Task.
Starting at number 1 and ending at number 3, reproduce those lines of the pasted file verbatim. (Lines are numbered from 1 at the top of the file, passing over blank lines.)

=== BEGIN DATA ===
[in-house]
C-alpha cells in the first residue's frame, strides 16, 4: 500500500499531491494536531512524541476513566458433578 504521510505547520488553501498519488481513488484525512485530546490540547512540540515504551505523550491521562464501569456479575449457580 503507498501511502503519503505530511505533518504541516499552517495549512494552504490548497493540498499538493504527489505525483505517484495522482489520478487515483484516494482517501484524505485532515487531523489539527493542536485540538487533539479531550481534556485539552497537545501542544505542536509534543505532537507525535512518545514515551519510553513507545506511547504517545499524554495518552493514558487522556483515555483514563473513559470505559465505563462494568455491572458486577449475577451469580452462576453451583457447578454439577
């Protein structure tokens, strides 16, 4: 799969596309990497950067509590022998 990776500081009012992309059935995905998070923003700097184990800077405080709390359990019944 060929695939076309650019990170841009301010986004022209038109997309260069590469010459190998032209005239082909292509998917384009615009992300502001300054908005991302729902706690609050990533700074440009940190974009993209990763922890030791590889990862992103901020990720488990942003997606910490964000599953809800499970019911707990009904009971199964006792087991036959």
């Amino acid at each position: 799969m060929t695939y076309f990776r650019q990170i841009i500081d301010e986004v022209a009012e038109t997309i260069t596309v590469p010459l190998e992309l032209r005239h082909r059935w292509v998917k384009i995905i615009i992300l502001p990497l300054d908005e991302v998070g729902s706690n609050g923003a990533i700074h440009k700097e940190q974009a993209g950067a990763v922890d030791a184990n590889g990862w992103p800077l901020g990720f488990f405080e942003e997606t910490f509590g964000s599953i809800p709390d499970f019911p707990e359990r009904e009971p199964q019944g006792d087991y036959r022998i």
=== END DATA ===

[in-house]
C-alpha cells in the first residue's frame, strides 16, 4: 500500500499531491494536531512524541476513566458433578 504521510505547520488553501498519488481513488484525512485530546490540547512540540515504551505523550491521562464501569456479575449457580 503507498501511502503519503505530511505533518504541516499552517495549512494552504490548497493540498499538493504527489505525483505517484495522482489520478487515483484516494482517501484524505485532515487531523489539527493542536485540538487533539479531550481534556485539552497537545501542544505542536509534543505532537507525535512518545514515551519510553513507545506511547504517545499524554495518552493514558487522556483515555483514563473513559470505559465505563462494568455491572458486577449475577451469580452462576453451583457447578454439577
């Protein structure tokens, strides 16, 4: 799969596309990497950067509590022998 990776500081009012992309059935995905998070923003700097184990800077405080709390359990019944 060929695939076309650019990170841009301010986004022209038109997309260069590469010459190998032209005239082909292509998917384009615009992300502001300054908005991302729902706690609050990533700074440009940190974009993209990763922890030791590889990862992103901020990720488990942003997606910490964000599953809800499970019911707990009904009971199964006792087991036959």